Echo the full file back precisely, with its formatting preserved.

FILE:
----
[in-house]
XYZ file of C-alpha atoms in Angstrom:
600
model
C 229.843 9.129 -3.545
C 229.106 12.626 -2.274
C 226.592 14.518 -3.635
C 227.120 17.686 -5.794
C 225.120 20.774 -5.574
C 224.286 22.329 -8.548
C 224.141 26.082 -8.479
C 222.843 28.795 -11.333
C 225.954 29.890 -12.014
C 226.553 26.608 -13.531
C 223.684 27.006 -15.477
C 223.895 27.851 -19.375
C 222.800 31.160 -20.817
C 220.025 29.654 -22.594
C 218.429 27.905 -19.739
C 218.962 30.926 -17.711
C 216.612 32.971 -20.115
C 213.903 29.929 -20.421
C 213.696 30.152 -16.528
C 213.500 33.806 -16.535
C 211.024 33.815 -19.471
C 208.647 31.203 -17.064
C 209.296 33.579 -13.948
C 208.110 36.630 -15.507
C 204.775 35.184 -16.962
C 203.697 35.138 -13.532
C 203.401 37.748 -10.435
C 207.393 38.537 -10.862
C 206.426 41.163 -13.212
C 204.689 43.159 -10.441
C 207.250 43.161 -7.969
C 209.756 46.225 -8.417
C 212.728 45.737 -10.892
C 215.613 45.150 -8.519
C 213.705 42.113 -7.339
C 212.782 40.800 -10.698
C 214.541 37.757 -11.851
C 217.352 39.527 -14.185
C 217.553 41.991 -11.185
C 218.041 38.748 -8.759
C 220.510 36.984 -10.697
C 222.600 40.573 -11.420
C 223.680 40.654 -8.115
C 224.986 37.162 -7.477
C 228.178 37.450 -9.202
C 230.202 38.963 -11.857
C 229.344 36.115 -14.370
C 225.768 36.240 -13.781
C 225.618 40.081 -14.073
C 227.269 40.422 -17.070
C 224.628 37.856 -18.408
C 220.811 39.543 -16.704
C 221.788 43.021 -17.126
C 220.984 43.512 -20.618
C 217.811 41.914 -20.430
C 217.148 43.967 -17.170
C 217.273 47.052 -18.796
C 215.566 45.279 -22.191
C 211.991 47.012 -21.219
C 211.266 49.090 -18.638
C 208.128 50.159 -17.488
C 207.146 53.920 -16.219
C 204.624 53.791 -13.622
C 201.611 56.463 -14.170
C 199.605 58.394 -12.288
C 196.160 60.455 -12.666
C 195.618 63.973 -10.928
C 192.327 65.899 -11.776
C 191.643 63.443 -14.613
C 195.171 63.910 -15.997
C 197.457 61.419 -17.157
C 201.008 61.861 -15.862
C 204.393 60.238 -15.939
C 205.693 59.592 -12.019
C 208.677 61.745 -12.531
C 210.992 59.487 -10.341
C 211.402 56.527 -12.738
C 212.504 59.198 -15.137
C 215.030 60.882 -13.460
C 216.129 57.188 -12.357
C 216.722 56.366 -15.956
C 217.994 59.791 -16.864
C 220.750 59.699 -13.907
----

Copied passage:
[in-house]
XYZ file of C-alpha atoms in Angstrom:
600
model
C 229.843 9.129 -3.545
C 229.106 12.626 -2.274
C 226.592 14.518 -3.635
C 227.120 17.686 -5.794
C 225.120 20.774 -5.574
C 224.286 22.329 -8.548
C 224.141 26.082 -8.479
C 222.843 28.795 -11.333
C 225.954 29.890 -12.014
C 226.553 26.608 -13.531
C 223.684 27.006 -15.477
C 223.895 27.851 -19.375
C 222.800 31.160 -20.817
C 220.025 29.654 -22.594
C 218.429 27.905 -19.739
C 218.962 30.926 -17.711
C 216.612 32.971 -20.115
C 213.903 29.929 -20.421
C 213.696 30.152 -16.528
C 213.500 33.806 -16.535
C 211.024 33.815 -19.471
C 208.647 31.203 -17.064
C 209.296 33.579 -13.948
C 208.110 36.630 -15.507
C 204.775 35.184 -16.962
C 203.697 35.138 -13.532
C 203.401 37.748 -10.435
C 207.393 38.537 -10.862
C 206.426 41.163 -13.212
C 204.689 43.159 -10.441
C 207.250 43.161 -7.969
C 209.756 46.225 -8.417
C 212.728 45.737 -10.892
C 215.613 45.150 -8.519
C 213.705 42.113 -7.339
C 212.782 40.800 -10.698
C 214.541 37.757 -11.851
C 217.352 39.527 -14.185
C 217.553 41.991 -11.185
C 218.041 38.748 -8.759
C 220.510 36.984 -10.697
C 222.600 40.573 -11.420
C 223.680 40.654 -8.115
C 224.986 37.162 -7.477
C 228.178 37.450 -9.202
C 230.202 38.963 -11.857
C 229.344 36.115 -14.370
C 225.768 36.240 -13.781
C 225.618 40.081 -14.073
C 227.269 40.422 -17.070
C 224.628 37.856 -18.408
C 220.811 39.543 -16.704
C 221.788 43.021 -17.126
C 220.984 43.512 -20.618
C 217.811 41.914 -20.430
C 217.148 43.967 -17.170
C 217.273 47.052 -18.796
C 215.566 45.279 -22.191
C 211.991 47.012 -21.219
C 211.266 49.090 -18.638
C 208.128 50.159 -17.488
C 207.146 53.920 -16.219
C 204.624 53.791 -13.622
C 201.611 56.463 -14.170
C 199.605 58.394 -12.288
C 196.160 60.455 -12.666
C 195.618 63.973 -10.928
C 192.327 65.899 -11.776
C 191.643 63.443 -14.613
C 195.171 63.910 -15.997
C 197.457 61.419 -17.157
C 201.008 61.861 -15.862
C 204.393 60.238 -15.939
C 205.693 59.592 -12.019
C 208.677 61.745 -12.531
C 210.992 59.487 -10.341
C 211.402 56.527 -12.738
C 212.504 59.198 -15.137
C 215.030 60.882 -13.460
C 216.129 57.188 -12.357
C 216.722 56.366 -15.956
C 217.994 59.791 -16.864
C 220.750 59.699 -13.907